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The four dimensions of a hybrid integration platform

This is where a Hybrid Integration Platform (HIP) or Capability Framework starts to make sense. You may see vendors in the market offering a Hybrid Integration Platform or referring to their technology as hybrid integration. Likewise, the Forrester wave for IPaaS and Hybrid Integration Platforms may give the impression that a vendor’s technology fulfills the definition.

Where a vendor is able to offer an HIP, it is generally achieved through a portfolio of products some of which may be whitelabelled technologies from other vendors. We should be clear as buyers that HIP refers to a portfolio of technologies and approaches. What it isn’t, as some vendors might have you believe, is simply the ability to manage cloud and on-premise integration or a hybrid mix of the two.

For that reason, at Chakray, we prefer to label what the analysts refer to as Hybrid Integration Platform as an Agnostic Integration Framework.

The four dimensions of a hybrid integration platform (who, what, where, why)

When the desired outcome and context that outcome sits in is understood, we can then start to consider the four dimensions of HIP:
♦ Integration Personas – WHO.
♦ Integration Domains – WHY/HOW.
♦ Endpoints – WHAT.
♦ Deployment and Operating Models – WHERE/HOW.

The four dimensions of a hybrid integration platform

WHO? – Integration Personas

Understanding who will deliver the integration outcome will significantly narrow the field in some cases in terms of the approaches available. The Who may well be driven by the context the outcome is to be produced within (the What).

With no existing integration tool portfolio, and no integration specialists, a business approaching a need to connect a few SaaS systems may well decide that an approach of IPaaS or a pure citizen integrator technology is right for them. They may also decide to engage an organisation like Chakray to build and operate it for them. Thereby taking away the need for the business to develop any integration personas in the business.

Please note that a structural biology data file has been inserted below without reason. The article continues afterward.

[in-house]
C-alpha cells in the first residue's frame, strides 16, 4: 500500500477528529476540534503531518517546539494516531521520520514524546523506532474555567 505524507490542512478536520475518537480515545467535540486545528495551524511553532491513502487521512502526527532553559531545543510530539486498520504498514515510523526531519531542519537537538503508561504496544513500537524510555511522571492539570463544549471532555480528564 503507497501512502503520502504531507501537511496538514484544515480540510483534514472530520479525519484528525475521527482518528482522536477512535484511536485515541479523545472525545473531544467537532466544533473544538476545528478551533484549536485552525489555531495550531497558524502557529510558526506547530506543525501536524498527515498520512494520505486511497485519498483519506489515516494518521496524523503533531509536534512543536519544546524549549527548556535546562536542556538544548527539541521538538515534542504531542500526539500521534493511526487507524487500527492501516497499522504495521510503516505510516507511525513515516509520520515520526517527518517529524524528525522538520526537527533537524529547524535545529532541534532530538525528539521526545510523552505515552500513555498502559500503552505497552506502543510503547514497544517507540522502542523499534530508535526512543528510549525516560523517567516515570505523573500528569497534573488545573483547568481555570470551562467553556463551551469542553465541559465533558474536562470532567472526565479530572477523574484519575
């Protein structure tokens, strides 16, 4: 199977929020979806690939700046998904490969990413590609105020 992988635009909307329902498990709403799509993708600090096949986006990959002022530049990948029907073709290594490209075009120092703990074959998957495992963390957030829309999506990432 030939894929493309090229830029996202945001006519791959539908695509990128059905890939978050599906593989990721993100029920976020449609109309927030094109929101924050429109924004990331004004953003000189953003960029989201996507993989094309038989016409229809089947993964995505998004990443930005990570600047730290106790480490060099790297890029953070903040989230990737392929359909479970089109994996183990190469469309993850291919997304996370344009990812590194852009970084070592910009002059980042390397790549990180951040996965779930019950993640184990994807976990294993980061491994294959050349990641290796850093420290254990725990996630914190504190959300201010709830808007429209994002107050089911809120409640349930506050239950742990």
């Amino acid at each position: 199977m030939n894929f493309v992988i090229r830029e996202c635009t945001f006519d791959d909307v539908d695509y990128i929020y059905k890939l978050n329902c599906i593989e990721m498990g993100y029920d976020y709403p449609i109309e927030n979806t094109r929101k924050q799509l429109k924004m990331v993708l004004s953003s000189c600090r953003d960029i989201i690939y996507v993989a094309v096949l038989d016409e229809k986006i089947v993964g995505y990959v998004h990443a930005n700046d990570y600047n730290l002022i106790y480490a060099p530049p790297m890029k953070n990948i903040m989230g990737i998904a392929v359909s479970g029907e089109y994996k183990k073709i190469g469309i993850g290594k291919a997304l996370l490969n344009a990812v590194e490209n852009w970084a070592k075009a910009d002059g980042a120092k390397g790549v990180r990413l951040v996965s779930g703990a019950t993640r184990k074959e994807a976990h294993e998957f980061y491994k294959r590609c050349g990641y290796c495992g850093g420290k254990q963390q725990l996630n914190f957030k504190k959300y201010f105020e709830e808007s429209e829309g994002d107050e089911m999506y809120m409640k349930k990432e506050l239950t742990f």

WHAT? – Endpoints

What is it that we need to integrate? Where do those endpoints reside? Are all the systems installed on-premise, are some in the cloud, is it SaaS or bespoke, do the systems have APIs etc.

It is very common for endpoints or even a given endpoint to drive the approach to integration. Organisations connecting Salesforce, for example, often arrive at the same subset of choices in terms of integration approach. SAP ECC is another example of a system that will have very specific and limited choices in terms of approach i.e. BAPIs or IDOCs and the integration technology will specifically need to support that approach.

WHERE/HOW? – Deployment and Operating Models

Where and how we deploy the integration technology can be driven by what a vendor supports as much as what an organisation strategically does.

Where an organisation already has significant investment in a cloud platform like AWS or Azure this may lead to an obvious choice in approach. Regulatory requirements regarding types of data can also influence those decisions and affect the overall approach. The same is true where a technology is being integrated as this often requires an embedded solution.

WHY/HOW? – Integration Domains

This really is the core dimension where the various approaches to integration live. It is informed by the other dimensions, but
also can entirely inform them by the nature of the problem to be solved and why it has to be approached a certain way.

Event streaming and Robotic Process Automation dictate the use of specific approaches or technologies. You can potentially use an IPaaS approach to publishing or consuming events, but not in the absence of an event backbone to operate those events. With less specific integration needs, broader choices in approach present themselves.

The key takeaway from this is to recognise that integration approach is heavily influenced by the technologies being integrated. What is going on around those technologies tends to drive the choices we make or at the very least it excludes certain approaches. For most large organisations some form of integration choice that is dictating an approach has already been made and often architects will refer to it as the ‘strategic choice’. There’s normally a hint of legacy in that choice as well.

That’s not to say there is anything wrong with the technology or the solution though. Strategic generally means it is solving a lot of problems for the organisation, there’s no reason to replace it or nobody has the appetite to replace it.

If your company wants to implement the four dimensions of hybrid integration, please contact us. We are sure that we can offer you the best solution.